Get up to date on Massachusetts state accessibility law, including caption law and requirements! As a…
Get up to date on California state accessibility and caption law and requirements!
In the first post, we discussed how many states have used federal Section 508 as a model for their own accessibility standards. New York is one state that has adopted some subsections of Section 508 also called Little 508 and is considering adhering to the entire Section. California already requires all state and local entities and its contractors to observe Section 508 in its entirety.
California State Accessibility Law and Requirements
California’s accessibility requirements are outlined in California Government Code 11135 Subsection D. You can access this code on this webpage, or download a Word document version here. It is comprehensive, which is government speak for dense. The bottom line is that:
- All state or local government entities must comply.
- Contractors with state or local government entities must comply.
- It includes information technology created by or purchased for state or local government entities and contractors.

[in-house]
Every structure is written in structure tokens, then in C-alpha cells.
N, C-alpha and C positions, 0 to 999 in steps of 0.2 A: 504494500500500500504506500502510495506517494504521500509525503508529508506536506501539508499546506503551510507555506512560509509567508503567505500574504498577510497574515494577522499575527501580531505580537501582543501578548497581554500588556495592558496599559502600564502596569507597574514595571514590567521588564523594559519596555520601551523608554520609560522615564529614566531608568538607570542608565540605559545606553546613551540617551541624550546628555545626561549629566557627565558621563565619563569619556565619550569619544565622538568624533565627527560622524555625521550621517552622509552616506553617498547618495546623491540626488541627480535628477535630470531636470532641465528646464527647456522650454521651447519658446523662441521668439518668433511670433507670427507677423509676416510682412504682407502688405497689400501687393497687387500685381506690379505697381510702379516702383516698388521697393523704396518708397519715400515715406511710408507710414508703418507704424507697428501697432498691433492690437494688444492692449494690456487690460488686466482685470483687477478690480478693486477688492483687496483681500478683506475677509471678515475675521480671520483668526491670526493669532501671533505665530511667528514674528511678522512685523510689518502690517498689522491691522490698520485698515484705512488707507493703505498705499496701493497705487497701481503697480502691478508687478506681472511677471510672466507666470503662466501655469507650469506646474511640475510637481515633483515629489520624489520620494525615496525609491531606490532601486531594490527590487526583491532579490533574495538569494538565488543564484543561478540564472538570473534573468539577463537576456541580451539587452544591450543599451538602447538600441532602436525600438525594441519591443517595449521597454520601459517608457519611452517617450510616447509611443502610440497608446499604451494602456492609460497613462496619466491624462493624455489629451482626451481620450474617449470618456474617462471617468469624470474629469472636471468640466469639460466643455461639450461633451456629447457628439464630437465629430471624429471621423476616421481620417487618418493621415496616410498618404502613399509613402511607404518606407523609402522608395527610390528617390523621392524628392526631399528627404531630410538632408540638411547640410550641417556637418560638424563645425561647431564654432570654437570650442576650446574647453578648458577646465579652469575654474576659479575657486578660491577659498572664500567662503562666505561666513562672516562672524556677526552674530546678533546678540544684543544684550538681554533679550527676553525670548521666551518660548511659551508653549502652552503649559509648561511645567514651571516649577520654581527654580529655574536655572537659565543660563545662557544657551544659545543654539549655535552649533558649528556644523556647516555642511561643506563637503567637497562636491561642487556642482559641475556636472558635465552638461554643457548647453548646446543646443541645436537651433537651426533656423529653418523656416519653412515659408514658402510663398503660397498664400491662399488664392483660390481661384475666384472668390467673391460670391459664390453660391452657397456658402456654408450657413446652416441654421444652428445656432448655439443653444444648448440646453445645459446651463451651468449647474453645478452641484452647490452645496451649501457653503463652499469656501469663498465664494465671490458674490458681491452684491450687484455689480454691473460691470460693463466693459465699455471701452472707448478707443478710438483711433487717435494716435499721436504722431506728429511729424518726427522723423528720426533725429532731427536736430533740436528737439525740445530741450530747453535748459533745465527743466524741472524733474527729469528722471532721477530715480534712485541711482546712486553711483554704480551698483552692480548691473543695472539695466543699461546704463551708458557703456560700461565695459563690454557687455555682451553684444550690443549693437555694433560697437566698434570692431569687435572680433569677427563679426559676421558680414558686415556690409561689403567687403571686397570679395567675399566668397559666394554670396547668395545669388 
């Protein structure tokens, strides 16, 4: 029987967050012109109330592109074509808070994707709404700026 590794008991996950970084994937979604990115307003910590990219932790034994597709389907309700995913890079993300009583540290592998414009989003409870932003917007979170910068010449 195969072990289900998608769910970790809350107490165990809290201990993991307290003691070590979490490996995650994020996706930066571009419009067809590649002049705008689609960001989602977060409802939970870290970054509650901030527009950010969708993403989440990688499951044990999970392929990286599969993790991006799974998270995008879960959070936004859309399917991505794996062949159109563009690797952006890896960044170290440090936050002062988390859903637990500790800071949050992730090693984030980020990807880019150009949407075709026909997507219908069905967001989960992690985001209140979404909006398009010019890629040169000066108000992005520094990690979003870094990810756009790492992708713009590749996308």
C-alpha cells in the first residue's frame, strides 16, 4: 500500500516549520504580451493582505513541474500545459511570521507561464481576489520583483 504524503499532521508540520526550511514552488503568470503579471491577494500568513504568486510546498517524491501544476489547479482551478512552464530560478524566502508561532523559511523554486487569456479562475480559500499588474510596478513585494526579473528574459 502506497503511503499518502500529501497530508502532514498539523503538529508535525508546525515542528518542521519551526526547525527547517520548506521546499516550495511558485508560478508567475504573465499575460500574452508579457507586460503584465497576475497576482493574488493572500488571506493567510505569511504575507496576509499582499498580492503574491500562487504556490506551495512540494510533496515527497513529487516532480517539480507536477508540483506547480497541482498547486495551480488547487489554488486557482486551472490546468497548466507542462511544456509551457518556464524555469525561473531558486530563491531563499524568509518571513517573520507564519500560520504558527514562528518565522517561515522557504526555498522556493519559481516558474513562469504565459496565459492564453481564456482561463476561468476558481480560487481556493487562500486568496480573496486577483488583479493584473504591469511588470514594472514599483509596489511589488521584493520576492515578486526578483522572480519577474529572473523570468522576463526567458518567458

- Outlines the need for accessible websites.
California State Accessible Websites
What does California mean by accessible websites? California State University created a detailed webpage that discusses accessible websites and their benefits. They outline strategies that include:
- Websites that are accessible without the need for graphics, color, script or sound (W3C).
- Multimedia and video content that include captions.
- Creation of content that is separate from presentations so that users can adjust the presentation format without changing the information.
- Make content modifiable for the need of different users.
- Make the website compatible with assistance technologies (e.g. screen readers).
- Test content to make sure it is usable for those with disabilities.
California State University sees the benefits for government and businesses to create accessible websites. As technology improves, the ability to provide accessible content is easier and less expensive. The state of Illinois also sees the benefit of accessible information technology. In the next post, we will look at the Illinois Information Technology Accessibility ACT (IITAA).
Additional accessibility links:
- The Americans with Disabilities Act (ADA) Highlights and Overview
- The Web Content Accessibility Guidelines
- IDEA overview and history
- Guidance from the U.S. Department of Education
- Section 508 Compliance Overview
- Summary of 508 Compliance PDF
- Section 508 Guide for E-learning and Multimedia Technology
- GSA Tutorials, Guidance and Checklists for multimedia
- Alliance for Technology Access
- Equal Access: Design of Distance Education Learning Program
- ADA, Title III Regulations